20 December 2004
What Is a Housing
Recent bursts in property appreciation
suggest to some observers that we are in a housing bubble. A bubble is a marked
price increase fueled partly by expectations that prices will continue to rise.
Once that expectation comes into serious question, the bubble bursts, and prices
In writing about this question last year, I
pointed out that house markets are much less vulnerable to bubbles than
financial markets because the cost of buying houses in order to resell them is
very high. Costs include sales commissions on the purchase and sale, and the
costs of carrying the property until the sale.
But I may have overstated the case. Steep
price increases and the expectation of more to come can overcome sales
commissions and carrying costs, and there is evidence that this is happening in
some markets. One of these is southwest Florida, from where I have recently
received many letters.
Evidence of a
One letter points out that on new
construction, it is possible to speculate on a price increase without incurring
any transaction costs at all, and without even having to qualify for a loan!
"Here is how it works. Borrower A puts down a
$10,000 deposit to reserve a condo unit at $300,000�. 12 months later, with 2
months to go before completion, A sells his reservation to B for $450,000. B
gets a loan and purchases the condo, with A shown on the closing documents as a
lien holder. A never has to qualify and walks away with $150,000 on a $10,000
This letter came from a lender who sells the
loans he originates to one of the government-sponsored secondary market
agencies, Fannie Mae and Freddie Mac. The question he had for me was whether
they would accept a house value of $450,000?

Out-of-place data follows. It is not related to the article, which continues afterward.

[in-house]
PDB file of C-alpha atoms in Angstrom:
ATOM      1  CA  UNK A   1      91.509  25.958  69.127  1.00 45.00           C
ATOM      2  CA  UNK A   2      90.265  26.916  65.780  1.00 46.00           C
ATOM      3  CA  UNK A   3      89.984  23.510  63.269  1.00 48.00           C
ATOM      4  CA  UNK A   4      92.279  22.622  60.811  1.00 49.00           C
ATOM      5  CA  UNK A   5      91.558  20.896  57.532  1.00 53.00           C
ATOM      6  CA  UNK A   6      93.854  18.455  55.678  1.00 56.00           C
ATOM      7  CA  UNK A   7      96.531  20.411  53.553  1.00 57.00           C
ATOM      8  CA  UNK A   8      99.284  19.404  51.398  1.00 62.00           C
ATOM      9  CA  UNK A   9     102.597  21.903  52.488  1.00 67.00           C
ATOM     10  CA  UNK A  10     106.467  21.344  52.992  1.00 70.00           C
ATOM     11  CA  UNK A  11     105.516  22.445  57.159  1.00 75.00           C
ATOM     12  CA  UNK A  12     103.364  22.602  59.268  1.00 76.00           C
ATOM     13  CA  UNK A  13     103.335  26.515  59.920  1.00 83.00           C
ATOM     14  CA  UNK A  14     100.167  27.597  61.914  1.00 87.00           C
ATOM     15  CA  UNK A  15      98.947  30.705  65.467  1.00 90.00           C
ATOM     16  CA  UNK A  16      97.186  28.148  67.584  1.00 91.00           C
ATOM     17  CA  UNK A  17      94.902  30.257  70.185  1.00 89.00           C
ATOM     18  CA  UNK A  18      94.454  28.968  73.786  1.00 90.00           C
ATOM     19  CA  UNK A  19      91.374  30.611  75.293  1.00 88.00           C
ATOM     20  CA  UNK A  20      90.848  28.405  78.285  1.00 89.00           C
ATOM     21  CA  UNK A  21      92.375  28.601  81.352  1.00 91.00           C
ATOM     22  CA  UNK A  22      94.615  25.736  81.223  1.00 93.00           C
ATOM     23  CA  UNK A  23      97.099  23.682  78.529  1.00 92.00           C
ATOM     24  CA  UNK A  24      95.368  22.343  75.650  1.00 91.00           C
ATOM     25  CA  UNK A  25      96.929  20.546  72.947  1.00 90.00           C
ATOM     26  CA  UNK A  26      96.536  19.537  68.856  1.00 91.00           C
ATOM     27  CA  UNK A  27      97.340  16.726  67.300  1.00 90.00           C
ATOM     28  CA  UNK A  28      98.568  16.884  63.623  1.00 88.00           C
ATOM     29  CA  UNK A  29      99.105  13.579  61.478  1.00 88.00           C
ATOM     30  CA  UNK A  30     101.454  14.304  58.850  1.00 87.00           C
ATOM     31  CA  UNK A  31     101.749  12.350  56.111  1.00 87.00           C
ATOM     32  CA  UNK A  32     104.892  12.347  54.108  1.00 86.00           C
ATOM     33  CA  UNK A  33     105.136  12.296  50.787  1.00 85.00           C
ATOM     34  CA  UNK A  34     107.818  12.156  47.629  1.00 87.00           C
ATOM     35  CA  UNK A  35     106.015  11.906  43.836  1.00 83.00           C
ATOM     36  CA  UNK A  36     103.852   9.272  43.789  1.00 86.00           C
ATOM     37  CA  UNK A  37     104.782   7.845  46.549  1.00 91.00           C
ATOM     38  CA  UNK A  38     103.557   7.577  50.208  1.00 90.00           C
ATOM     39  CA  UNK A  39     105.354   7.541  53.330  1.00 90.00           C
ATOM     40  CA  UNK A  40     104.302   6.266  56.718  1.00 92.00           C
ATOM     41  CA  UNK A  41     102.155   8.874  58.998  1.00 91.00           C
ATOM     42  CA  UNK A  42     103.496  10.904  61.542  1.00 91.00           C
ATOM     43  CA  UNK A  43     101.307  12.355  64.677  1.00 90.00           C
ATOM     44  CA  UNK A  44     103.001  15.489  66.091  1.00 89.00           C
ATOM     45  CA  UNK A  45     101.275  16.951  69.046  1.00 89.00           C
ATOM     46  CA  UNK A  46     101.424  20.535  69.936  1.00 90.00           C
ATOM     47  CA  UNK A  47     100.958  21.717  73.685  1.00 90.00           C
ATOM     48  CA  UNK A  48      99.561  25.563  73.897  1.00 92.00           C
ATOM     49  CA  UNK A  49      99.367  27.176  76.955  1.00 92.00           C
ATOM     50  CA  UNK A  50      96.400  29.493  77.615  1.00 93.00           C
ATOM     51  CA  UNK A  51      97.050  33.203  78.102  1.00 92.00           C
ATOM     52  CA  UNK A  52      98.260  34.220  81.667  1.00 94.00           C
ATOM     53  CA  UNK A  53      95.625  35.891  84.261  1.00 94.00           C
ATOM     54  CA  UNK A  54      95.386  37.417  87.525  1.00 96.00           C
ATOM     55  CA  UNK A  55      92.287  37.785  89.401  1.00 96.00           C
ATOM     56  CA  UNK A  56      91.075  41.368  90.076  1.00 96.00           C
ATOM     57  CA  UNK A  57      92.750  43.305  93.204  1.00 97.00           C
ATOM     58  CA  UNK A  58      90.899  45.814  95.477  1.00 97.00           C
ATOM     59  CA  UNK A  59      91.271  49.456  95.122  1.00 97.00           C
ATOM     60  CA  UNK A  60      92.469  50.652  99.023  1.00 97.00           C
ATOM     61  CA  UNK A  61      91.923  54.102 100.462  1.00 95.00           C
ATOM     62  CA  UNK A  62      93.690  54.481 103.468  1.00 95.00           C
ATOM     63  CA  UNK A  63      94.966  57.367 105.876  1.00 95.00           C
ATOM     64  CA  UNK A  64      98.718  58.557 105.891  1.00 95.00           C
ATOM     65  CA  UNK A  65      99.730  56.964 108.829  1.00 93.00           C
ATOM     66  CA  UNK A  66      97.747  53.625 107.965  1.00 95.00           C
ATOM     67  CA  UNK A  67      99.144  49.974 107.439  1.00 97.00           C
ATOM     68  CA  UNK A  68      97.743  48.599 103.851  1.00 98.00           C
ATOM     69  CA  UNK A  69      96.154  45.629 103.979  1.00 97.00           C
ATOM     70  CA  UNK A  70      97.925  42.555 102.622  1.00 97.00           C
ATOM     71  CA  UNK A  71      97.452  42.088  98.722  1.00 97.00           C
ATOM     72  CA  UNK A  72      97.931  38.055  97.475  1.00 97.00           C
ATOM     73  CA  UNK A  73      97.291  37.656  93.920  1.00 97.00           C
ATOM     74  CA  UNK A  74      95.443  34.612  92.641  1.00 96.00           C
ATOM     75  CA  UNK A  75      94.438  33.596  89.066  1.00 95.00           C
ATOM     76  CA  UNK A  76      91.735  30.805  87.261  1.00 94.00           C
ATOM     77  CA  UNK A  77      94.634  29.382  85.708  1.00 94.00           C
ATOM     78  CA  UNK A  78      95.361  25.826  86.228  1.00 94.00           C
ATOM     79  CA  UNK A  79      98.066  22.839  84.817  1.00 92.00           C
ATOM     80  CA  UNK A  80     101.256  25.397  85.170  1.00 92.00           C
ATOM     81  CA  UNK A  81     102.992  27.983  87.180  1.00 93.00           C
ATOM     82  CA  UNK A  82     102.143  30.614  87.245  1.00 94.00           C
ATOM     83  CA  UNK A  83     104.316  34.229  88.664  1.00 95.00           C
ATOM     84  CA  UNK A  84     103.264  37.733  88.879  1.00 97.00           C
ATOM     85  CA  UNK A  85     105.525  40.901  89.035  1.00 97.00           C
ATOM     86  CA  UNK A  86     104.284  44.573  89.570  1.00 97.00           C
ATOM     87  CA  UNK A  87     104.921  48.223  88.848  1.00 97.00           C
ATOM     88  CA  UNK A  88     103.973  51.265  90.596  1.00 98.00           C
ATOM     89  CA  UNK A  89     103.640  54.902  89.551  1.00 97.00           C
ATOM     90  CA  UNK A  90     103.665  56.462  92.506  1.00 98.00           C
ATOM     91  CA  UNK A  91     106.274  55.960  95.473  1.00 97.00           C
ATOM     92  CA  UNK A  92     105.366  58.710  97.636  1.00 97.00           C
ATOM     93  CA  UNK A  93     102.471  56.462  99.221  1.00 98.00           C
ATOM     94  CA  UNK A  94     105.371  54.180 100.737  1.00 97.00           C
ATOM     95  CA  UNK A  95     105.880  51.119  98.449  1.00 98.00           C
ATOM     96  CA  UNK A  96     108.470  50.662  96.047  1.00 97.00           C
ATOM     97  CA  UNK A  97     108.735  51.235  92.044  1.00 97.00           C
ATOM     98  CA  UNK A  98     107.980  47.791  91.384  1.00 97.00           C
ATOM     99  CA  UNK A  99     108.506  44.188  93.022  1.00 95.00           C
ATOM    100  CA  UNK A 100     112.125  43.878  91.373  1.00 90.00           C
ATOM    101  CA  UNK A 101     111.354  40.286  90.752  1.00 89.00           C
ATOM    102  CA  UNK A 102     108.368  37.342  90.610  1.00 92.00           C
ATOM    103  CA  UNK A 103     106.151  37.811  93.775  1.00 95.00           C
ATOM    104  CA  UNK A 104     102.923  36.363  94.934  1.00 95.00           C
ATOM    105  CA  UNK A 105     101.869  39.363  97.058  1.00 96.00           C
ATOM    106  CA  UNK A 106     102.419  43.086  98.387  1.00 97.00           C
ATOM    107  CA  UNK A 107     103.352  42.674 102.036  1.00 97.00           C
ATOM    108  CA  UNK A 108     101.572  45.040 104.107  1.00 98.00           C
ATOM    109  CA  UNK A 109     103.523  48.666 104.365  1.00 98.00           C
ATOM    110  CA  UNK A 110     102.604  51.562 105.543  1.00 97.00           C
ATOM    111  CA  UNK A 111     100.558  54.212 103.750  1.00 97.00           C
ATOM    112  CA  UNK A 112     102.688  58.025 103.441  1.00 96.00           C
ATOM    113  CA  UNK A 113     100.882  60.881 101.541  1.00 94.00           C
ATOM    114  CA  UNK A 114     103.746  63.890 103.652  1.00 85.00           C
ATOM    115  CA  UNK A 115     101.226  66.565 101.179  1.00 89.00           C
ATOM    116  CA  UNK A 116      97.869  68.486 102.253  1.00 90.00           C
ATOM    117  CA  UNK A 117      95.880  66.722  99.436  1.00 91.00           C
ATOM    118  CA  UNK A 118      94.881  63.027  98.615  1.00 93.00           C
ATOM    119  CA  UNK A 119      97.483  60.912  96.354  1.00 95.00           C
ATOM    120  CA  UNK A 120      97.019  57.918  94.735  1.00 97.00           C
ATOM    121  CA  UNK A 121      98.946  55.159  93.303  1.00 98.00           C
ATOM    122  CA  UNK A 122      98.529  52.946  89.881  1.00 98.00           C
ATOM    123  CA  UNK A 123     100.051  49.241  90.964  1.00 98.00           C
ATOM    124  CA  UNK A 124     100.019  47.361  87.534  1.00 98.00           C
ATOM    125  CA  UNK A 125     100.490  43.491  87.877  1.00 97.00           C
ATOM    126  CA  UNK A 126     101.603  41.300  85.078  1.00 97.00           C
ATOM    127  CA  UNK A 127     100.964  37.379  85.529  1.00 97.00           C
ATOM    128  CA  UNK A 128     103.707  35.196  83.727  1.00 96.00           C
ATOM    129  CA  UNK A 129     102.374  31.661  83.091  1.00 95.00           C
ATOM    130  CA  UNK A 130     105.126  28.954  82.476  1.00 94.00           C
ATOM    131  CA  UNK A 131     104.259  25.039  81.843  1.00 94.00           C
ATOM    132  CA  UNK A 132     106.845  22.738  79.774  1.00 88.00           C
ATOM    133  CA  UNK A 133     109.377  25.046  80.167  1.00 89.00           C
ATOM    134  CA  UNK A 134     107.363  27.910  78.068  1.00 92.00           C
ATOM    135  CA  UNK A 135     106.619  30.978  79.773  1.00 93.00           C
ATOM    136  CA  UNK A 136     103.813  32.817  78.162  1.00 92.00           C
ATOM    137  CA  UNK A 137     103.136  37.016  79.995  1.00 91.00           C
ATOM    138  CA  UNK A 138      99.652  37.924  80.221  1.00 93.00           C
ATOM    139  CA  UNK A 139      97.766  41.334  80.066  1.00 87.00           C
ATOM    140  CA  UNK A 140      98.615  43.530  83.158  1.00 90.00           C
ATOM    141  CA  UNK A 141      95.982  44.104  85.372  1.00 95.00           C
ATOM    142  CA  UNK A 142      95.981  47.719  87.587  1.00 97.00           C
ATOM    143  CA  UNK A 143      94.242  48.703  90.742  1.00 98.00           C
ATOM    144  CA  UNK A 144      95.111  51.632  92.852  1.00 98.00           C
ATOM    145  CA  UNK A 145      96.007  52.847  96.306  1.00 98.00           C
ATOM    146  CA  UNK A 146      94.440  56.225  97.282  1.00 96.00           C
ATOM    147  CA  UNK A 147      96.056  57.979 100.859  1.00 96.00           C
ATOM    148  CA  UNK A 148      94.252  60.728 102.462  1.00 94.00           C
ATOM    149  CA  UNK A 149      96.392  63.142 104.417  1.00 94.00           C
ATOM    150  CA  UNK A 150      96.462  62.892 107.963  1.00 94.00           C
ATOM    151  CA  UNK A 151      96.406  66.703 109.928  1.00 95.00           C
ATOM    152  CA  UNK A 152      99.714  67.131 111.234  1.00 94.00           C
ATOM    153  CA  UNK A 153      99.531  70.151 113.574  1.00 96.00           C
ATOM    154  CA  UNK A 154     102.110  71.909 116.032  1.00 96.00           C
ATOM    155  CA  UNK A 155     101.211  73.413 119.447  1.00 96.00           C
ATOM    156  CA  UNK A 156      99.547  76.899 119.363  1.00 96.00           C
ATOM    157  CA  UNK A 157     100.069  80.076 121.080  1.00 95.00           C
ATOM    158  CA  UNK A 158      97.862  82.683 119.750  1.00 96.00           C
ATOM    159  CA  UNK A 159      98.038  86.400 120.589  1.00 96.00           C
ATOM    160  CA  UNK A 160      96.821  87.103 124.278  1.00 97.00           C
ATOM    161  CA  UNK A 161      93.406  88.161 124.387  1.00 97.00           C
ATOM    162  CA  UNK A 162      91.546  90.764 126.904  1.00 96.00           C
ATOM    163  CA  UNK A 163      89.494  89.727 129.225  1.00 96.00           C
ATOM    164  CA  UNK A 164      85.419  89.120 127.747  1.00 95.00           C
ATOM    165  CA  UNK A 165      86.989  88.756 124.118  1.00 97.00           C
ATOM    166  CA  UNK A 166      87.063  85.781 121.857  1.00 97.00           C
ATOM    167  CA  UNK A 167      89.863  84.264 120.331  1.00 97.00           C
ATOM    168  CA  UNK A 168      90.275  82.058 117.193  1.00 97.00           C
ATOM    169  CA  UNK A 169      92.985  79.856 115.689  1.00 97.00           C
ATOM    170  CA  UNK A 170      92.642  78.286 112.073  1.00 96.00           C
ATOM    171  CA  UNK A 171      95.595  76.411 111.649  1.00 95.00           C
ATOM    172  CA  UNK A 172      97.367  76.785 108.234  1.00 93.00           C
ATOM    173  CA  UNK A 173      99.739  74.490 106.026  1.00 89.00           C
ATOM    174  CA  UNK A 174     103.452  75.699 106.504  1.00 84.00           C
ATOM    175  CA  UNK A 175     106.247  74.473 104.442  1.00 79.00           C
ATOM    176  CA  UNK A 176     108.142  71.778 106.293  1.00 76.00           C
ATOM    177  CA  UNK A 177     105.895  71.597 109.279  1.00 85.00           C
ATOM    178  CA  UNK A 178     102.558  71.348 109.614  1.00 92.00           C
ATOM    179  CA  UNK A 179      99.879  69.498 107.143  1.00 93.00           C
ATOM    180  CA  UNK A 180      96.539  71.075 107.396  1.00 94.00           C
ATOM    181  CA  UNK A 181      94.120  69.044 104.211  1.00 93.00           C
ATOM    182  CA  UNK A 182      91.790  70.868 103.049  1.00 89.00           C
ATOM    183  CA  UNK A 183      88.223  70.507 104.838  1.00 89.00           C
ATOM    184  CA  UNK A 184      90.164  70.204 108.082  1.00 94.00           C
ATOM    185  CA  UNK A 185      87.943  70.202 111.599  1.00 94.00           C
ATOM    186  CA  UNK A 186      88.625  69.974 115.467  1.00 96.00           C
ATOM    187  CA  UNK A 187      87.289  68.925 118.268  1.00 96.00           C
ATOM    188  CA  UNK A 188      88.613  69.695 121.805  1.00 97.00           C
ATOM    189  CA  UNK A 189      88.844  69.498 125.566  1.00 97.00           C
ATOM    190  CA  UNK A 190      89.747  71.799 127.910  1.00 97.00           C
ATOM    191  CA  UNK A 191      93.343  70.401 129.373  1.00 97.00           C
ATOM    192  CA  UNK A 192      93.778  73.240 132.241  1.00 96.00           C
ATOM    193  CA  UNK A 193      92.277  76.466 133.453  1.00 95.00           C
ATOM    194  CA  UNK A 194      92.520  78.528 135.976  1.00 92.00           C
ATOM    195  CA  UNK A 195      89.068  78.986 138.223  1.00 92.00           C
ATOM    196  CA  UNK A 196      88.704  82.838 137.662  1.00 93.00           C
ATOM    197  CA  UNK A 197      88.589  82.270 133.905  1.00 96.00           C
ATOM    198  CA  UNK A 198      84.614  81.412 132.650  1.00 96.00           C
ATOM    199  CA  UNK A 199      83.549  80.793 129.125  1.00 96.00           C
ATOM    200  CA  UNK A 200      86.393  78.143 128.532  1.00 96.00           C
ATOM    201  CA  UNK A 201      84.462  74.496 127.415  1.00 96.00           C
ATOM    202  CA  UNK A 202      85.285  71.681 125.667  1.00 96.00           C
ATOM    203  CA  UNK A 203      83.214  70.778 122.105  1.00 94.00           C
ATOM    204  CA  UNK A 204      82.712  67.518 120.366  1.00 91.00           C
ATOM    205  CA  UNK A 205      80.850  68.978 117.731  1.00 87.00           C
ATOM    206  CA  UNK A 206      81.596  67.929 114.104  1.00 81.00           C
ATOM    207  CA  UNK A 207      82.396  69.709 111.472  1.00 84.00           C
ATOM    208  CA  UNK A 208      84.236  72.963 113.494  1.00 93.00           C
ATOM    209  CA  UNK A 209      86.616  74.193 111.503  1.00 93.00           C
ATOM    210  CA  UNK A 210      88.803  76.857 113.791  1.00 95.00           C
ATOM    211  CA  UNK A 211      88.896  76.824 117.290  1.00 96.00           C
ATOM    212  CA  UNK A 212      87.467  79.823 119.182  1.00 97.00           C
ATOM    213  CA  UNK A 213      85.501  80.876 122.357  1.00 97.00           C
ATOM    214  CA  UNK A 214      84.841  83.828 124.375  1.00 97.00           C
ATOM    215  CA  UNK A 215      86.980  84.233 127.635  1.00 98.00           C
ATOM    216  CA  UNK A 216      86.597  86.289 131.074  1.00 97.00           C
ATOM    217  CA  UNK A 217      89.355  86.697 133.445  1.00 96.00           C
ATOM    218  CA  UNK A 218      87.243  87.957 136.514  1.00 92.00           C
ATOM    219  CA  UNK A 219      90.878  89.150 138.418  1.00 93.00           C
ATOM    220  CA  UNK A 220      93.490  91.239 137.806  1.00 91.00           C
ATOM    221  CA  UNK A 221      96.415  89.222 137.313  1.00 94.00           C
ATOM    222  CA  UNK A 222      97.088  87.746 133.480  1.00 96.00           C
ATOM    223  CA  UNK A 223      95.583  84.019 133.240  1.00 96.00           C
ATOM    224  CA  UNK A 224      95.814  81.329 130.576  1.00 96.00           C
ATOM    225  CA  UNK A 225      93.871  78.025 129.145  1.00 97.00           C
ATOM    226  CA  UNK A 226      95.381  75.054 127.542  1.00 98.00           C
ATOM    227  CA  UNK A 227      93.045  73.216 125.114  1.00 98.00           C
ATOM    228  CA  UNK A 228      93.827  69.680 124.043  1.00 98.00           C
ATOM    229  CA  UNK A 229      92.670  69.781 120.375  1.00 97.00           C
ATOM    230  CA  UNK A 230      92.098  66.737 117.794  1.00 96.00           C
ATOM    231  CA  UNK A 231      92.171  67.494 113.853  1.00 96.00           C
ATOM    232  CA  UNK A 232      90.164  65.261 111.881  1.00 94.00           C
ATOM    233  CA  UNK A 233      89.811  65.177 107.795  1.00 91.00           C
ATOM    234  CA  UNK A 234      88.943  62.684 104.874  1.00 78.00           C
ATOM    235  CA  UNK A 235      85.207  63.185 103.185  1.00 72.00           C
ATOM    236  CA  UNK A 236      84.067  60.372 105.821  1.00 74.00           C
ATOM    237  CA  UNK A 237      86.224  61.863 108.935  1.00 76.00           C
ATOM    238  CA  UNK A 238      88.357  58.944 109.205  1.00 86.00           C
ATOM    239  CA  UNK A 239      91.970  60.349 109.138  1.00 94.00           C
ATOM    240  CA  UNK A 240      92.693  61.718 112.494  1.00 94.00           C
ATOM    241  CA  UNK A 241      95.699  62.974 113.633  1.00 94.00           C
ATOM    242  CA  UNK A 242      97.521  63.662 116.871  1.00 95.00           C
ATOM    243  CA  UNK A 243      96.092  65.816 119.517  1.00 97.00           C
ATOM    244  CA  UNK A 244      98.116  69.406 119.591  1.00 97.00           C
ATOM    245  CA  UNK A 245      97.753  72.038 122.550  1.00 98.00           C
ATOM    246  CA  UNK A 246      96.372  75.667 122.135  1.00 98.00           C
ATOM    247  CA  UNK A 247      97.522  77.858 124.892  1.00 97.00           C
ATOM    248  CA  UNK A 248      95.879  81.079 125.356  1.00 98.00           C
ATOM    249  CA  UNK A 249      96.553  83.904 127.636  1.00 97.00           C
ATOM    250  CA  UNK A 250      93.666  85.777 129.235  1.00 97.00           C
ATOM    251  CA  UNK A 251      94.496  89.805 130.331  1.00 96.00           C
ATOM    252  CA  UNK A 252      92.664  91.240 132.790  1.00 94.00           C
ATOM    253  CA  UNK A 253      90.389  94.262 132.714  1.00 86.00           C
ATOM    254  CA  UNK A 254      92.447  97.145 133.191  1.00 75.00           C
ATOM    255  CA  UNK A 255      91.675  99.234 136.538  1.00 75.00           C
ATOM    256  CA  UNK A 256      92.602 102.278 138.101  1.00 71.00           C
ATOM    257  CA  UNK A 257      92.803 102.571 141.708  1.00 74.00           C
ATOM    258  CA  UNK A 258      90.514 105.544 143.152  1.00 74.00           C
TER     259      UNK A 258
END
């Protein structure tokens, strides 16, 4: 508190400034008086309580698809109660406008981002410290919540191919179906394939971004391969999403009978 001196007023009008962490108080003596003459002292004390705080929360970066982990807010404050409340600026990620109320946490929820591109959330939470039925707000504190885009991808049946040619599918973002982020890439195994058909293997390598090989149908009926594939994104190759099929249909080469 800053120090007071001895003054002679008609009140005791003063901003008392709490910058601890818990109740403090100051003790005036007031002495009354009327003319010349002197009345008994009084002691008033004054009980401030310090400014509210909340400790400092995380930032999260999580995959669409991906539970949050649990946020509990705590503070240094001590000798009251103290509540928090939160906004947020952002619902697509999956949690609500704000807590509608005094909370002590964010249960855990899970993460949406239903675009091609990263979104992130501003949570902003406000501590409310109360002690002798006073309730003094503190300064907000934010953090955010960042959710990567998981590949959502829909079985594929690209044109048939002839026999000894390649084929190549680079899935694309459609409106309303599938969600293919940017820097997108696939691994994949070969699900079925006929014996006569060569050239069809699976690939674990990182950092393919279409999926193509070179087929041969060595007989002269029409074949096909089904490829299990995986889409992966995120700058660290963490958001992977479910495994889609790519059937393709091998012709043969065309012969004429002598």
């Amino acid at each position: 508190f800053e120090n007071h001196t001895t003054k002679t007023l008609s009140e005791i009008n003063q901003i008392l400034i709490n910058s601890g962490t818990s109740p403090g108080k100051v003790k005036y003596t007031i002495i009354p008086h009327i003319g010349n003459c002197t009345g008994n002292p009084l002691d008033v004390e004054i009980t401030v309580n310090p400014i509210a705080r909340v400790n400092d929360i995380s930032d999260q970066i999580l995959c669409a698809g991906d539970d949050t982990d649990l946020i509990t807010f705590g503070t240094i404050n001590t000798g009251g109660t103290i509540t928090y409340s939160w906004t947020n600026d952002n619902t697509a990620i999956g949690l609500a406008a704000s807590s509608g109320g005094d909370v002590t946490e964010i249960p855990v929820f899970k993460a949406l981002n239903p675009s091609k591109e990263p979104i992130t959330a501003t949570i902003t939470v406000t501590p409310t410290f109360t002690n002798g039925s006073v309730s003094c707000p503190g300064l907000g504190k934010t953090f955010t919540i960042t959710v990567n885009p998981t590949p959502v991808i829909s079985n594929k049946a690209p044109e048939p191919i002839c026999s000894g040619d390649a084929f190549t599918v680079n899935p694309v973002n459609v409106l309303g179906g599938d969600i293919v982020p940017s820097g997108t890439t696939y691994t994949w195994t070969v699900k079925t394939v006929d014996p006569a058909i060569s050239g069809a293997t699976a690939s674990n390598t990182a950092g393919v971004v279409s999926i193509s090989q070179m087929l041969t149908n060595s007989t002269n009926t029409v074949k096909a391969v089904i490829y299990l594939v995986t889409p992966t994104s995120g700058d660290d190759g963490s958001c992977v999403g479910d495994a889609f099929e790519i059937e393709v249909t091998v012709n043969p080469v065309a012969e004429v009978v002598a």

This is a good question, since lenders and
those who buy loans from lenders face increased risk in areas experiencing price
bubbles. Because the risk of a future collapse in prices is high, it would be
rational for them to tighten their lending policies.
But Fannie Mae and Freddie Mac would allow
the $450,000 valuation without any change in their underwriting requirements.
Setting different requirements for different areas would be discriminatory and
Competition for loans in the face of a
shrinking refinance market can also overwhelm any effort to tighten lending
terms, as suggested by the following letter from southwest Florida.
"I�m a mortgage broker and the realtors in
this area won�t give me the time of day because my terms are not competitive. I
need 5% investment loans and the best I can offer is 10%�Do you know a lender
who can help me be competitive?"
An investment loan is one where the house
buyer intends to rent the house or sell it, rather than live in it. Investment
loans have always been viewed as more risky than loans to occupants, and they
are especially risky in house bubbles. Yet here we have a broker who is
distraught because his lenders require 10% down on investment loans while his
competitors have access to 5% loans. Housing bubbles can go a long way on 5%
Option ARMs Help
The prime driver of bubbles, of course, is
speculative buyers looking for price appreciation. Our system provides an array
of mortgage choices for them, including the so-called option ARM. This an
adjustable rate mortgage designed to maximize a borrower�s buying power by
providing exceptionally low payments in the early years. It is the instrument of
choice of the buyer from southwest Florida who sent me the following letter.
"Looking for advice on financing a $500,000
home that I know will appreciate to $700,000 in 3-4 years, or an $800,000 estate
that will appreciate to $1.2 million...This will be a second home, I will flip
it in 3-4 years�I�m leaning toward an option ARM that will calculate my starting
payment at 2%, with only 7.5% increases the first 5 years�"
This buyer is convinced his property will
appreciate markedly, so he stretches his buying power to the limit. The more
expensive the house you buy, the more money you make. This is the mindset of a
housing bubble buyer.
The loan balance on the option ARM rises in
the early years but this doesn�t discourage him because he expects much larger
increases in property value. This ARM is also vulnerable to a sizeable increase
in the payment after 5 years, but that doesn�t matter either; he expects to be
long gone by then.
When prices collapse, such buyers will have a
rude awakening. The lenders and investors who are financing the bubble will
share their misery.
Copyright Jack Guttentag 2005